Bob Dole, 95, Is Helped out of Wheelchair to Salute Casket of George HW Bush

December 4, 2018 Updated: December 4, 2018

Former Republican Sen. Bob Dole was seen being helped out of his wheelchair to pay his respects to the late former President George H.W. Bush on Dec. 4.

In video footage, Dole could be seen standing to salute Bush’s coffin in Washington.

Dole, 95, a former U.S. Senator from Kansas, can no longer walk. An aide lifted him from behind and propped him up. Dole then sat in his wheelchair for a few moments and appeared to hold back tears.

Both Bush and Dole ran against one another in the 1988 GOP primary, when Dole told Bush: “’Stop lying about my record.” Bush eventually won the presidency while Dole stayed in the Senate and later challenged former President Bill Clinton in the 1990s.

“Many people doubted I could serve the President since we had a rather rough campaign, but it wasn’t true—because of the man he was, not because of me,” Dole recalled once. “I was proud to be his leader in the Senate because I liked what he stood for. He wanted to make America—well I won’t say great again—I think that somebody else already said that.”

A flag is draped over the gate to the neighborhood of the home of former President George H.W. Bush
A flag is draped over the gate to the neighborhood of the home of former President George H.W. Bush, a day after he passed away in Houston, Texas, on Dec. 1, 2018. (Gary McWilliams/Reuters)

Both men are World War II veterans. Dole served in the U.S. Army and was stationed in Italy during the war before he was badly wounded by German machine gun fire. When fellow soldiers saw his injuries, they thought to “give him the largest dose of morphine they dared and write an ‘M’ for ‘morphine’ on his forehead in his own blood, so that nobody else who found him would give him a second, fatal dose,” said Lee Sandlin.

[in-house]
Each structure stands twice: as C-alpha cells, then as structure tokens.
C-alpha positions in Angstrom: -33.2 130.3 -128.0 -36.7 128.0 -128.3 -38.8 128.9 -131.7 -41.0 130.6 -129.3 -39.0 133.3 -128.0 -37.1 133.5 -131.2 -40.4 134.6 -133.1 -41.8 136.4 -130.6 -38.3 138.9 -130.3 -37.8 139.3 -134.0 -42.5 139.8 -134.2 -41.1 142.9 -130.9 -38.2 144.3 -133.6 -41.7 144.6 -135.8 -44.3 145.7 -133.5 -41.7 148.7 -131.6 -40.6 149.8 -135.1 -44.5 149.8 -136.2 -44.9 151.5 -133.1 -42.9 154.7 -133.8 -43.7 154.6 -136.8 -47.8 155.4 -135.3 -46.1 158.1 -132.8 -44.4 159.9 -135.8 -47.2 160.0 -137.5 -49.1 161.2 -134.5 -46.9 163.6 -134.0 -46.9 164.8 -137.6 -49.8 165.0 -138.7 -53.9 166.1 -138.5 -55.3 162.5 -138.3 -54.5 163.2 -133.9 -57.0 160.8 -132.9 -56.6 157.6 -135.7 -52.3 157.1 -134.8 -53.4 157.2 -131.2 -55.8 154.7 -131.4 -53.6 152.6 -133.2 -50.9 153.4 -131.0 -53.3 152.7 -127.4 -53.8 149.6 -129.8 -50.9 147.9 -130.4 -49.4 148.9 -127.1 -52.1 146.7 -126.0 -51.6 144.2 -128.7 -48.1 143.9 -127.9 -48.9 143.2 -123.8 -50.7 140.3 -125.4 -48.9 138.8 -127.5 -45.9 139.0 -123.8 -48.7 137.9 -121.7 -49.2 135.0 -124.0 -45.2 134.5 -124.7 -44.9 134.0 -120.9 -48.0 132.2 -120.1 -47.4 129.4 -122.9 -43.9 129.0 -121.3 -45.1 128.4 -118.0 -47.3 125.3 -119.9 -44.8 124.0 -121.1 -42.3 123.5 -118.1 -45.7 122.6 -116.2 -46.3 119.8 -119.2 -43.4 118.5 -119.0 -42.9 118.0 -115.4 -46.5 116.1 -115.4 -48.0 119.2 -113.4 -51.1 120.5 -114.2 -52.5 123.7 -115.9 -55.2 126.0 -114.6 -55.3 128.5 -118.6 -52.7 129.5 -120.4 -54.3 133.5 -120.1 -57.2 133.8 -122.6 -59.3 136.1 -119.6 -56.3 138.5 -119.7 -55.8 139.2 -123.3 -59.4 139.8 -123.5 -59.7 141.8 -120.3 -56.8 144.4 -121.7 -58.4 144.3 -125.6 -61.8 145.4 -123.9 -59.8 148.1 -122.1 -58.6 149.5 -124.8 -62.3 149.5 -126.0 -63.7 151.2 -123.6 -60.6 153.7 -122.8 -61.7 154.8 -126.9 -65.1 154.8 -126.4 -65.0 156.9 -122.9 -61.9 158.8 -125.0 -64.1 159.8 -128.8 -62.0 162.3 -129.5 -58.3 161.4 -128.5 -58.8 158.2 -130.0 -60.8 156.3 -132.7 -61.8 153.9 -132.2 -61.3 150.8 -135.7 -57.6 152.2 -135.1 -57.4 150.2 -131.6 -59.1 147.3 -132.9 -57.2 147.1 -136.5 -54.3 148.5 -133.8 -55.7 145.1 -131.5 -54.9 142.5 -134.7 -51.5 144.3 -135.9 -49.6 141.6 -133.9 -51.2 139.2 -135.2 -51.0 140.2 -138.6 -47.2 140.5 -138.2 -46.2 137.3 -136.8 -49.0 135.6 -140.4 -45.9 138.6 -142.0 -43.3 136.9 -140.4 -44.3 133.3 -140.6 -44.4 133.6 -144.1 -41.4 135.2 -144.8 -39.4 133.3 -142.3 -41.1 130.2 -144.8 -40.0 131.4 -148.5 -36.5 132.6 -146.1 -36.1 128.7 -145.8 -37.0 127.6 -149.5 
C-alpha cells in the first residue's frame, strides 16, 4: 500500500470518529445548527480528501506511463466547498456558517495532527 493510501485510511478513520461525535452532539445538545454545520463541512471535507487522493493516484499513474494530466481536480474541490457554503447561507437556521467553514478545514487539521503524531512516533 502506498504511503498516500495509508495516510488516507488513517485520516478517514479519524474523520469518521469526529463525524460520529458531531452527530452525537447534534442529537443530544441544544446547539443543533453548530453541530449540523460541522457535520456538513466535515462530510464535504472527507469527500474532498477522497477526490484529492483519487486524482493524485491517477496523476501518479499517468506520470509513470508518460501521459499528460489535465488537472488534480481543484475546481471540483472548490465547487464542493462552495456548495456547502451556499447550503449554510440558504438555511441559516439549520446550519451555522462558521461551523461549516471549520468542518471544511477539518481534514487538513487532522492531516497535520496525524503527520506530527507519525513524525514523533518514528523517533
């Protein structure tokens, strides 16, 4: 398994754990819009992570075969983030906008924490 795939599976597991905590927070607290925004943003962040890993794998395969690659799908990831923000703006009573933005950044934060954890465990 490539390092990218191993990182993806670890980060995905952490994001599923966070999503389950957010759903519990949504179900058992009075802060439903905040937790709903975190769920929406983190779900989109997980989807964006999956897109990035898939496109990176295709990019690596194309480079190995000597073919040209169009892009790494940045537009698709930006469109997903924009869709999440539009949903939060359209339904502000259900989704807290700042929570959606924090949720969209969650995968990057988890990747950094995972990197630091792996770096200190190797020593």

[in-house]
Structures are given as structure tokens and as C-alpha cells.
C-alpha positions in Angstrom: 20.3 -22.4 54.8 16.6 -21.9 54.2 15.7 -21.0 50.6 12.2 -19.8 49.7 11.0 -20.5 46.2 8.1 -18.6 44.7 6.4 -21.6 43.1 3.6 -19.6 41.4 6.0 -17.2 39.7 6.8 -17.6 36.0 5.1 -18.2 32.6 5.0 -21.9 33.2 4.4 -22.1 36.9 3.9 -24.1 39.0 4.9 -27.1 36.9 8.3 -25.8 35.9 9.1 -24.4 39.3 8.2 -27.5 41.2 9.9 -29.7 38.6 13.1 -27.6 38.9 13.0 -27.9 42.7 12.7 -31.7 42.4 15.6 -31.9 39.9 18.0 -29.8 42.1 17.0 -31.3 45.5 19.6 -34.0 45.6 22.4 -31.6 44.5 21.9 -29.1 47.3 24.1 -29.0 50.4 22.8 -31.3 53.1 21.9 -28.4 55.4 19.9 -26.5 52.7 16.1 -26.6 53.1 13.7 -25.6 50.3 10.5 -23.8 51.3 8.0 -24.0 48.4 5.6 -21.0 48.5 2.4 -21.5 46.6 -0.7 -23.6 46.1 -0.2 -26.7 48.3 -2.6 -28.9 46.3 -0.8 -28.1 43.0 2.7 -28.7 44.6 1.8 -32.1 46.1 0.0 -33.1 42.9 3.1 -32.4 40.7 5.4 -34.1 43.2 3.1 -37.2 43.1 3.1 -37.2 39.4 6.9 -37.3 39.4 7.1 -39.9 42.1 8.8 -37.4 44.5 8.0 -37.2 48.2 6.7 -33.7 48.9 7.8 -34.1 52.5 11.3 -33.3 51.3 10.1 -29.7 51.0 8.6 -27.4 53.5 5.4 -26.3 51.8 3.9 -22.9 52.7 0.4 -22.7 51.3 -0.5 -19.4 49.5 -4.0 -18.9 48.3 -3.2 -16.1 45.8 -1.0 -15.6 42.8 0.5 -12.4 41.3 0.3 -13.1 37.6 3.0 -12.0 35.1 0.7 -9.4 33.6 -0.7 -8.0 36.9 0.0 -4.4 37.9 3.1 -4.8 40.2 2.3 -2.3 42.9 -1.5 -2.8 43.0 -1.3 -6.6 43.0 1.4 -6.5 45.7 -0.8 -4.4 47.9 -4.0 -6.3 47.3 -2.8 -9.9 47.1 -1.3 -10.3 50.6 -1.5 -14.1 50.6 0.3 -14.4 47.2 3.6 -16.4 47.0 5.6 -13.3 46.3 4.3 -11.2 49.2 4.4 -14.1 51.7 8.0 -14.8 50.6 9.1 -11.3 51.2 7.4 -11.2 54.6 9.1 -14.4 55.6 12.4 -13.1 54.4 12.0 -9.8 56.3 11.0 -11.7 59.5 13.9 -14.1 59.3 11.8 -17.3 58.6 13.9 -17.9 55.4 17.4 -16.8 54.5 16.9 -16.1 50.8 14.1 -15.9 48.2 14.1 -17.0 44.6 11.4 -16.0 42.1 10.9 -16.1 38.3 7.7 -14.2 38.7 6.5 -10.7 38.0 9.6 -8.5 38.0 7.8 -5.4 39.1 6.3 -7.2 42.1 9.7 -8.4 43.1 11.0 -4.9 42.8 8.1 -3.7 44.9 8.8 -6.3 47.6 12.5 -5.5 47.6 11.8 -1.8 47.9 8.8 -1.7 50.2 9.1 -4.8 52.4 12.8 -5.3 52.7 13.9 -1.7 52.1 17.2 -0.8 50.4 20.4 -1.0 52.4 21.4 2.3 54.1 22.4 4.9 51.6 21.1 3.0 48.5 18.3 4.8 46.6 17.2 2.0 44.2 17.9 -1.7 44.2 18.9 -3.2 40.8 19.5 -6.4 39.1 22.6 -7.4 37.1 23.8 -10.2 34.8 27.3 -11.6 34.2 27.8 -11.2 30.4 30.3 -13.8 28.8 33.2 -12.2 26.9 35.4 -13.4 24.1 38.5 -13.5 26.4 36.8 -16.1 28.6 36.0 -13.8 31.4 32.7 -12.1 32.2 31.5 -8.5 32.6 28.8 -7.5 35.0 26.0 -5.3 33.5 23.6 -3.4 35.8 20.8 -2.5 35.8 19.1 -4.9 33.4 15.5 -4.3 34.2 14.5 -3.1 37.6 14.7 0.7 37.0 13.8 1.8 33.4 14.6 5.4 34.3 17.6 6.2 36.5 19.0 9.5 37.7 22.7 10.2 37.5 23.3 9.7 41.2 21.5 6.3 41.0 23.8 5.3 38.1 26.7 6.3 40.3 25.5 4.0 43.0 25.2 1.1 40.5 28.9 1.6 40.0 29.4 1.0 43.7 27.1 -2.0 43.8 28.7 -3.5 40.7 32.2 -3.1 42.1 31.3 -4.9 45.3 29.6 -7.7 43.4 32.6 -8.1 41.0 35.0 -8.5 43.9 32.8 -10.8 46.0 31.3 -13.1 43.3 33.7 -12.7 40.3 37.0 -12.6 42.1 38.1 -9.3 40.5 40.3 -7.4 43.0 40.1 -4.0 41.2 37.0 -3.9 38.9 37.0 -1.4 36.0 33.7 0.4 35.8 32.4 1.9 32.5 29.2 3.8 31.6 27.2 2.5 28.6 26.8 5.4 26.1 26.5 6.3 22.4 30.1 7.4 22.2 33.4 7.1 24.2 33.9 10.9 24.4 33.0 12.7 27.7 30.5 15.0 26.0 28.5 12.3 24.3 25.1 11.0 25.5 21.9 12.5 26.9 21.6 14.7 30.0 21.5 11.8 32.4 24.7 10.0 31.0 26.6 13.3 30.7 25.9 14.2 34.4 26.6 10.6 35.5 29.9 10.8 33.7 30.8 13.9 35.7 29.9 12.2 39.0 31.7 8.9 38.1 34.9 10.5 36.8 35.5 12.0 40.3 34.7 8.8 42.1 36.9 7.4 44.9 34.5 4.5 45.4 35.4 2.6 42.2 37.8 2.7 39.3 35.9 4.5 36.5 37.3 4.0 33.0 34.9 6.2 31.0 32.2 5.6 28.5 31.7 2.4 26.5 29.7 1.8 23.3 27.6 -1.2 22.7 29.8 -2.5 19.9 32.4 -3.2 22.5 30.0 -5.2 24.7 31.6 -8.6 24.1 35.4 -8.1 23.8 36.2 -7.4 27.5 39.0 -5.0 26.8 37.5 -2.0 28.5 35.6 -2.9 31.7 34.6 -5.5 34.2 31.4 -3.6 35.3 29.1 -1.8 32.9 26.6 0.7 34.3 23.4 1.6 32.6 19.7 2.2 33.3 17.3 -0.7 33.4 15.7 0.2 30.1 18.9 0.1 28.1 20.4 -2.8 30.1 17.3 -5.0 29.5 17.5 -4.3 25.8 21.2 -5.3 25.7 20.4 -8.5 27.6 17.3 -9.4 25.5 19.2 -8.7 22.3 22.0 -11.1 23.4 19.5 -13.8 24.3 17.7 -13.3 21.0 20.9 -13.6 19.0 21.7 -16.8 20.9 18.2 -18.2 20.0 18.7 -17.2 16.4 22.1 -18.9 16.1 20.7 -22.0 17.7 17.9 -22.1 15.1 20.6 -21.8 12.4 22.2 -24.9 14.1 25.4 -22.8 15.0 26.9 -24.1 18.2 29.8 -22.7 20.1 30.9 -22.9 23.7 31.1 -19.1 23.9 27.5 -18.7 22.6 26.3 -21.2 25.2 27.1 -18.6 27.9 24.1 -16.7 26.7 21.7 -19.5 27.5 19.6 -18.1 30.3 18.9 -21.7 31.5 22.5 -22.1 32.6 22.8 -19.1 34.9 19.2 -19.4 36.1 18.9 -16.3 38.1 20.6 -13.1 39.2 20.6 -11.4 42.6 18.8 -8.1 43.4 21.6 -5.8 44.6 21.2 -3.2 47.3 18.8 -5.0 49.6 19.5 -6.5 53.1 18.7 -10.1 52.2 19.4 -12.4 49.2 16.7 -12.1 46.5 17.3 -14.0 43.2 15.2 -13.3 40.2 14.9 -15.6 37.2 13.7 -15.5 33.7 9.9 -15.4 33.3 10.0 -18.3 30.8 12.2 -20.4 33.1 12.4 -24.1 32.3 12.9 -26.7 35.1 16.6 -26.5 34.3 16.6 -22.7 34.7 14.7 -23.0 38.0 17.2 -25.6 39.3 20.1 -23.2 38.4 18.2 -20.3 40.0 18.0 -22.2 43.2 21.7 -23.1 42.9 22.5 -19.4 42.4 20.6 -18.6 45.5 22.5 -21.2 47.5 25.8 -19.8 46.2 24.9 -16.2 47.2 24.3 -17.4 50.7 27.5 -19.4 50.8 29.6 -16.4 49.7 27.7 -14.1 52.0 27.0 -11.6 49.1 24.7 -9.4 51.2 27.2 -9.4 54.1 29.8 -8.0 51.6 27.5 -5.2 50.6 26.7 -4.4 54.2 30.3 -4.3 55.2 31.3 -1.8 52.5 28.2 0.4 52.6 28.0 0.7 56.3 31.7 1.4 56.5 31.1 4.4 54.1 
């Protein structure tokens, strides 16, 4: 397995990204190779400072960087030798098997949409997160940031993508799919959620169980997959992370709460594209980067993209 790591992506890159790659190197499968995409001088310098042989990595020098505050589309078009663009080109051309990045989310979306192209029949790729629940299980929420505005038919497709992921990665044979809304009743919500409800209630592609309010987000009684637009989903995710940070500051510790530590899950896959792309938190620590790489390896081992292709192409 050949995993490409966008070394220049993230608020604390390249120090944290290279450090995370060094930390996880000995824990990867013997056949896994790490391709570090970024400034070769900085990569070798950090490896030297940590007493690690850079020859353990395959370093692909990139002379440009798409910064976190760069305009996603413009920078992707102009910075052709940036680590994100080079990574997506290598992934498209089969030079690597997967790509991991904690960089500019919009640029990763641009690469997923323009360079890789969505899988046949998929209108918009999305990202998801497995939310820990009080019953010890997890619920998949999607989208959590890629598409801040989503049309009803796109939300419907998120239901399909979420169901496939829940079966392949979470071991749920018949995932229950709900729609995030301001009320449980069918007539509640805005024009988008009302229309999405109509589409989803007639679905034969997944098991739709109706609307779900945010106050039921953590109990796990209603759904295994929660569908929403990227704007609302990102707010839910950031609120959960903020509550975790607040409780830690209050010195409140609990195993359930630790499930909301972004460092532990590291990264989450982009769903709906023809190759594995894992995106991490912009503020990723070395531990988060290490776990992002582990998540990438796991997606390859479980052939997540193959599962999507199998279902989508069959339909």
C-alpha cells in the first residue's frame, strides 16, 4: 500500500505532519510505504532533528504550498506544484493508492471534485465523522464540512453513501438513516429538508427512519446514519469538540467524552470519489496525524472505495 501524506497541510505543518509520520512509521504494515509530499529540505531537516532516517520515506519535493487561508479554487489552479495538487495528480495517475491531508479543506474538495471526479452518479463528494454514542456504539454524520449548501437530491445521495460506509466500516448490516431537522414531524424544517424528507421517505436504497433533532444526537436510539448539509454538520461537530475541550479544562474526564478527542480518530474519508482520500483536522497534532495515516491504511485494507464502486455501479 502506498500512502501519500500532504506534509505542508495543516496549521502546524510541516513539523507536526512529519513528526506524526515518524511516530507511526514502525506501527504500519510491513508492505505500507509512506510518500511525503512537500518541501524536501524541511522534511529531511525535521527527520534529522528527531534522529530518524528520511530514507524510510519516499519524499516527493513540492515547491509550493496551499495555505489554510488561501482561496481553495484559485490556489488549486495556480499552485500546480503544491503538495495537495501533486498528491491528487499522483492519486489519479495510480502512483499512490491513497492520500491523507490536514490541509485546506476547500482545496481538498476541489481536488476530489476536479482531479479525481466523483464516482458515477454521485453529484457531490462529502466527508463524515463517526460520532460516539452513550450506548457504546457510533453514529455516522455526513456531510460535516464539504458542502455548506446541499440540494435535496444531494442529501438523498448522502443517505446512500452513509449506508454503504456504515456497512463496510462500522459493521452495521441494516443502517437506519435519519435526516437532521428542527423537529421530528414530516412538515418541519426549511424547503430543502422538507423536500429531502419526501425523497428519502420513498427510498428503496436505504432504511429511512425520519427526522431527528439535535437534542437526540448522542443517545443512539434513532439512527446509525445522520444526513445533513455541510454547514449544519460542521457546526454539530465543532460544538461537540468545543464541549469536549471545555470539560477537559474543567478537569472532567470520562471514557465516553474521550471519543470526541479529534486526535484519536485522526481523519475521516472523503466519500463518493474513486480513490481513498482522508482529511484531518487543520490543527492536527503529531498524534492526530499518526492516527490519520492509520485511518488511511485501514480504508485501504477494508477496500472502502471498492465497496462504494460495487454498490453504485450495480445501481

Bush, during the war, had joined the U.S. Navy and was assigned to the Torpedo Squadron 51 (VT-51) as a photographic officer. The task force he belonged to was victorious in the Battle of the Philippine Sea, according to the U.S. Navy.

In September 1944, according to the Navy, “Bush piloted one of four aircraft from VT-51 that attacked the Japanese installations on Chi Chi Jima.”

“During their attack, four TBM Avengers from VT-51 encountered intense antiaircraft fire. While starting the attack, Bush’s aircraft was hit and his engine caught on fire. He completed his attack and released the bombs over his target scoring several damaging hits. With his engine on fire, Bush flew several miles from the island, where he and one other crew member on the TBM Avenger bailed out of the aircraft. However, the other man’s chute did not open and he fell to his death. It was never determined which man bailed out with Bush. Both Delaney and White were killed in action,” the website says.

Visitors Honor Bush

Soldiers, people in wheelchairs, and long lines of other Americans filed through the hushed Capitol Rotunda on Tuesday to view George H.W. Bush’s casket and remember a president whose legacy included military victory half a world away and a landmark law affirming the rights of the disabled.

Sully, Bush’s service dog, came too. People filed into the Capitol throughout the chilly, overcast day to pay respects to the 41st president, a son and father of privilege now celebrated by everyday citizens for his common courtesies and depth of experience.

The flag-draped casket of former president George H.W. Bush lies in state at the Rotunda on Capitol Hill in Washington, on Dec. 3, 2018. (Pablo Martinez Monsivais – Pool/Getty Images)

“He was so qualified, and I think he was just a decent man,” said Sharon Terry, touring Washington with friends from an Indianapolis garden club. Said her friend Sue Miller, also in line for the viewing: “I actually think I underestimated him when he was in office. My opinion of him went up seeing how he conducted himself as a statesman afterward.”

The Associated Press contributed to this report.

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